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Publication numberUS3712994 A
Publication typeGrant
Publication dateJan 23, 1973
Filing dateJul 20, 1971
Priority dateJul 20, 1971
Publication numberUS 3712994 A, US 3712994A, US-A-3712994, US3712994 A, US3712994A
InventorsGraziani D
Original AssigneeInt Standard Electric Corp
Export CitationBiBTeX, EndNote, RefMan
External Links: USPTO, USPTO Assignment, Espacenet
Automatic time control circuit
US 3712994 A
Abstract  available in
Images(4)
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Claims  available in
Description  (OCR text may contain errors)

Jul. 23, 1973 D. GRAZIANI 3,712,994

AUTOMATIC TIME CONTROL CIRCUIT Filed July 20, 1971 4 Sheets-Sheet 1 l nvenlor i DA -10 GRAZ/AN/ Agent 4 Sheets-Sheet I D. GRAZIANI AUTOMATIC TIME CONTROL CIRCUIT Inventor DAN/O qnAz/A/v/ 9 (5 ent Filed July 20, 1971 Jun. 23, 1973 D. GRAZIANI 3,712,994

AUTOMATIC TIME CONTROL CIRCUIT Filed July 20, 1971 4 Sheets-Sheet 3 I. 5l l I l l I C I 0/1 O-+O I E 01/ I c I l g I 1 L D l Inoenlor DAN/O GRA Z/AN/ J. 23, 1913 GRAZIAN. 3,712,994

AUTOMATIC TIME CONTROL CIRCUIT Filed July 20, 1971 4 Sheets-Sheet 4 Invenlor oA/wo CRA 2 [AN] 3,712,994 AUTOMATIC TIME CONTROL CIRCUIT Danio Graziani, Milan, Italy, assignor to International Standard Electric Corporation, New York, N.Y. Filed July 20, 1971, Ser. No. 164,372 Int. Cl. H03k 1 7/ 26' US. Cl. 307-293 3 Claims ABSTRACT OF THE DISCLOSURE This invention relates to an automatic time control circuit. The time delay of an adjustable time delay circuit is controlled by an error voltage which is derived from the continuous comparison of the time delay with another time obtained from a very stable source such as a crystal oscillator.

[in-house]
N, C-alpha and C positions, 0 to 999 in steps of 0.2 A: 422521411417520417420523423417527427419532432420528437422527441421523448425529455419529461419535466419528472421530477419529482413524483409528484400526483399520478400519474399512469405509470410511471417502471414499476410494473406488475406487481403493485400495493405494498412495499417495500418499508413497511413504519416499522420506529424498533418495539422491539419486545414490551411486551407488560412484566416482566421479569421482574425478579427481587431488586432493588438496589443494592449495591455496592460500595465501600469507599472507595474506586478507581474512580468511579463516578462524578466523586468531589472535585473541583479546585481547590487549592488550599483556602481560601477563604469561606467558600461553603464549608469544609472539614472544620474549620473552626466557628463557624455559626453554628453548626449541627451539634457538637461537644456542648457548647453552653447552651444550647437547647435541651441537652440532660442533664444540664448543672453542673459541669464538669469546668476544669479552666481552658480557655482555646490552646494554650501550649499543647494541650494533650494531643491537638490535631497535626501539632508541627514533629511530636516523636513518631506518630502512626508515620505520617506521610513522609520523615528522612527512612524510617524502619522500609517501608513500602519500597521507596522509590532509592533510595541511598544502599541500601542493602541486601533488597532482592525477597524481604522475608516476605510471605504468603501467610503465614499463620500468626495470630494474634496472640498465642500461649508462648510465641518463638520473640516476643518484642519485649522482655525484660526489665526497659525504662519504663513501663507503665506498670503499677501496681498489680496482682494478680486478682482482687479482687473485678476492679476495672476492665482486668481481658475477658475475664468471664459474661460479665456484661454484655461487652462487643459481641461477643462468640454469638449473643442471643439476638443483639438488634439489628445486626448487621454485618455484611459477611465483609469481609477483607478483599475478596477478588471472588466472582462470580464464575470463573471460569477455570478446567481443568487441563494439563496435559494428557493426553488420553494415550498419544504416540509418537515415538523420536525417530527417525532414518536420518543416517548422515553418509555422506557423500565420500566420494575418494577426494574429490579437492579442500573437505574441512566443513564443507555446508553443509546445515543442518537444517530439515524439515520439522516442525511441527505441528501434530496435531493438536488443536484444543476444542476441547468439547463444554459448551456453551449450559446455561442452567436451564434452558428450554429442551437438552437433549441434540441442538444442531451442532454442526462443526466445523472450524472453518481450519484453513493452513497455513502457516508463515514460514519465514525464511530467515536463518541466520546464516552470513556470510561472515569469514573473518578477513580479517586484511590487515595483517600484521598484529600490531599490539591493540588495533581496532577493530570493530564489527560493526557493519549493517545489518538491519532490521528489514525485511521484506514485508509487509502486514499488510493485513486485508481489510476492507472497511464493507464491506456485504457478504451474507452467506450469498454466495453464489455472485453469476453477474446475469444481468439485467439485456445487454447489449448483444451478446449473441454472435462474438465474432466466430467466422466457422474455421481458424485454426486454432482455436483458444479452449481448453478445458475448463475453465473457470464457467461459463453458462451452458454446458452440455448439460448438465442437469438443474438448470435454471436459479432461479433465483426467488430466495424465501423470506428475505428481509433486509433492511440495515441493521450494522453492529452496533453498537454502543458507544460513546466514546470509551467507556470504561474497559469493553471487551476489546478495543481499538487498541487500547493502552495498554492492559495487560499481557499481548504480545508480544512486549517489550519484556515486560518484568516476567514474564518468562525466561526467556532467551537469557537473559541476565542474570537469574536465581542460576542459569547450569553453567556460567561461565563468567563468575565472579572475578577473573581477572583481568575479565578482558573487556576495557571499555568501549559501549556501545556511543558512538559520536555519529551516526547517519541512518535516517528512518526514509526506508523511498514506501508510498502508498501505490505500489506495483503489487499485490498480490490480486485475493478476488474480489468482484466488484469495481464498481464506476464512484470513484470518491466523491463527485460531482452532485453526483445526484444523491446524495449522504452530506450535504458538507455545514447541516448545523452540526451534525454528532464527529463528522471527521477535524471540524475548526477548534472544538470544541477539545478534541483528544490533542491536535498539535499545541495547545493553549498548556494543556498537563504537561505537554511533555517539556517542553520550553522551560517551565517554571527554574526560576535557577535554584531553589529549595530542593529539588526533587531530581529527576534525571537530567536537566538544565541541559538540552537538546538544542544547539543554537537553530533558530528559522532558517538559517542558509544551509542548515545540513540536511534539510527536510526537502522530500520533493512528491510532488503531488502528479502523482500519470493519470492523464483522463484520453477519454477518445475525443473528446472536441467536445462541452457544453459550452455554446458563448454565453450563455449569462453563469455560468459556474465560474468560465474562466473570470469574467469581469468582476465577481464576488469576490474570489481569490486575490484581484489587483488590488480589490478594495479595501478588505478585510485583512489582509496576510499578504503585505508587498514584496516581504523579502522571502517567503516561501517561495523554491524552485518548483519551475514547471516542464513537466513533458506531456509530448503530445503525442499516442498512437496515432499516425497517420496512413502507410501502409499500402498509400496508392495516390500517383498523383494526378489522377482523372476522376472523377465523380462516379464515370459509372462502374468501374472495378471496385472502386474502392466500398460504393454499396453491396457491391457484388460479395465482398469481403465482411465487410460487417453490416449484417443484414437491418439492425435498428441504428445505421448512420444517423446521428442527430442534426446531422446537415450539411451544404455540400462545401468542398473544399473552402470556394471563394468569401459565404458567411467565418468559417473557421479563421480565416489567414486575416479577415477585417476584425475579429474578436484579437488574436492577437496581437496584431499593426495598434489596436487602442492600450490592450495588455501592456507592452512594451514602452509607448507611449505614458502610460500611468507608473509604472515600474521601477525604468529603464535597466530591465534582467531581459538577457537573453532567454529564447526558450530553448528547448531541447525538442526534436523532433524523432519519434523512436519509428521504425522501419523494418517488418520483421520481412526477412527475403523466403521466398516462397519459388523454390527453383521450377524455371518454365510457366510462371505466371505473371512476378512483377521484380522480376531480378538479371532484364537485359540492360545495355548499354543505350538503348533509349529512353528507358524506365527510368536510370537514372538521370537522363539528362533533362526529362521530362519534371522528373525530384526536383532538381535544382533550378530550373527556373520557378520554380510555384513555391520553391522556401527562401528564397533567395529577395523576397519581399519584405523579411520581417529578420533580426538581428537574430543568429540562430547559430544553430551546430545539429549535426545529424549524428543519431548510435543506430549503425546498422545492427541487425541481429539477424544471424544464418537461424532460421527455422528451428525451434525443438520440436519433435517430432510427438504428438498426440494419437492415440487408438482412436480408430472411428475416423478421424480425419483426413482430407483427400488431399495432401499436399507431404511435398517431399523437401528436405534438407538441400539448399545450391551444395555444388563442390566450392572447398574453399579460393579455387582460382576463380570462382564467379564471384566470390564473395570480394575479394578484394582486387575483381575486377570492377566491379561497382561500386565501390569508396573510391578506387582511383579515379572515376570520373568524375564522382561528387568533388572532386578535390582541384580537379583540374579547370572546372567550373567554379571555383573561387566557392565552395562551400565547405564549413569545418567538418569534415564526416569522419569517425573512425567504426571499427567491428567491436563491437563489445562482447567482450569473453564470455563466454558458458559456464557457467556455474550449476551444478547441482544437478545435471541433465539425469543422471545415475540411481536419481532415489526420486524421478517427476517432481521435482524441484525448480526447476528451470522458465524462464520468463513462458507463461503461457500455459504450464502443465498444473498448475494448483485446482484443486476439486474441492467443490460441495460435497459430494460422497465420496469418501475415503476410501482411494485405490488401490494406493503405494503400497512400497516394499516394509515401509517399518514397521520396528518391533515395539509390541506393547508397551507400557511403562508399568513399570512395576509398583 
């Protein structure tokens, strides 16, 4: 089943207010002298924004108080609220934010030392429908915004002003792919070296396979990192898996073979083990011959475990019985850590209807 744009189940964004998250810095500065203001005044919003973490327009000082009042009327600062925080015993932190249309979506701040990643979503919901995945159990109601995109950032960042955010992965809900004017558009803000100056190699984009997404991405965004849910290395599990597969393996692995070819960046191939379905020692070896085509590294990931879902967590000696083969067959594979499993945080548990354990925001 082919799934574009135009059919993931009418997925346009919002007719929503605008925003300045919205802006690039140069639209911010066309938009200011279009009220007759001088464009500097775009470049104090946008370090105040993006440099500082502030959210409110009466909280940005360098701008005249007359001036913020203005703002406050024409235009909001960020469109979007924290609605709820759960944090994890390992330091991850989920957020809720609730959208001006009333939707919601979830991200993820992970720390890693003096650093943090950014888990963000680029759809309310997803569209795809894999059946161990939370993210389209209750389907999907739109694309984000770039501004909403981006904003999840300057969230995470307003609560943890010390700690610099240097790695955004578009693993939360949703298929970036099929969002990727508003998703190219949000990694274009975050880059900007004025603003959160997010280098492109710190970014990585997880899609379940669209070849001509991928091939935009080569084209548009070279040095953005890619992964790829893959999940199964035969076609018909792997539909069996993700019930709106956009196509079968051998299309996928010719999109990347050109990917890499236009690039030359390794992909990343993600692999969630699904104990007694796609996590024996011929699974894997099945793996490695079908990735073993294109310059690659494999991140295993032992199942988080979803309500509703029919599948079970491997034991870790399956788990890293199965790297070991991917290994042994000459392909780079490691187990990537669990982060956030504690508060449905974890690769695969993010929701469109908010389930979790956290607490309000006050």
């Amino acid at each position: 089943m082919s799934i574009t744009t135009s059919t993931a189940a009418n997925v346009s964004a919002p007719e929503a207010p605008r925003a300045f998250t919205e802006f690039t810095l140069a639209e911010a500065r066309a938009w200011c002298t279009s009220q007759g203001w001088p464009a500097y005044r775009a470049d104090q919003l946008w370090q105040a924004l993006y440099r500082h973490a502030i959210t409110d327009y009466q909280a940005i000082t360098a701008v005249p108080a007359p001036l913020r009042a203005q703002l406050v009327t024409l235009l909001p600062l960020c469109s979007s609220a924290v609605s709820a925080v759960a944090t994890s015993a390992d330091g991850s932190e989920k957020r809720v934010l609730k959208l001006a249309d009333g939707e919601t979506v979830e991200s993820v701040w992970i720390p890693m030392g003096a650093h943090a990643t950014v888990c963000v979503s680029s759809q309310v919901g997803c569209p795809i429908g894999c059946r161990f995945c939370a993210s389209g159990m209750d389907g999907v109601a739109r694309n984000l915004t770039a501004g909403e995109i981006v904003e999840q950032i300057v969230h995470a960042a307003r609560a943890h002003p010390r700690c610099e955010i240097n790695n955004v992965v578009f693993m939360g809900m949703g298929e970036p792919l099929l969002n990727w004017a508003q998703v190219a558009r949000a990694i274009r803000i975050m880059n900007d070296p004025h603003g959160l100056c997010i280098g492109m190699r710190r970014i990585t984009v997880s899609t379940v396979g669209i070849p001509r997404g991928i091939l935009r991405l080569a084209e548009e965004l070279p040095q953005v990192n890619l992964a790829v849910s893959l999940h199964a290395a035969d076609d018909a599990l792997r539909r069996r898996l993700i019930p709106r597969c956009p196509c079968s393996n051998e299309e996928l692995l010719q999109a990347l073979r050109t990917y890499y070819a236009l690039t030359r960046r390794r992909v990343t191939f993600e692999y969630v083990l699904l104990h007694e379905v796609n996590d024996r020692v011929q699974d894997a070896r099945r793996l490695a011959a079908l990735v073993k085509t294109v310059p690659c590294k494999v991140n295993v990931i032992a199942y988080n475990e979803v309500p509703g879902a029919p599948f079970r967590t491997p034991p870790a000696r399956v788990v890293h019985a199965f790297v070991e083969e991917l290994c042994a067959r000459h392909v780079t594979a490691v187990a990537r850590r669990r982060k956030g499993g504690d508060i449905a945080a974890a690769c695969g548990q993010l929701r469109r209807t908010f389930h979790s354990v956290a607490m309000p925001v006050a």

BACKGROUND OF THE INVENTION This invention relates to stabilized time delay circuits in general and more particularly to circuits which permit the delay time between one action and another to be maintained within a high degree of accuracy by continuous adjustment against a timing reference.

In electronic circuits, the time delay between one action and another or between a cause and an effect is usually obtained by conventional delay lines or so-called flipflop logic. Both of these suffer from certain instability, either temporary due to temperature and supply voltage variations, or long term due to drift of electronic components being used. Almost always these delay circuits are connected to other additional electronic circuits, the latter having the function of processing signals and making them suitable to undergo the established delay. These associated circuits also exhibit certain instabilities which, as stated above, are due to temperature, supply voltage and time alteration effects on the components thereof. In certain demanding applications the total time delay obtained with the above-mentioned prior art circuits, while being adjustable within certain limits, is not sufficiently stable enough.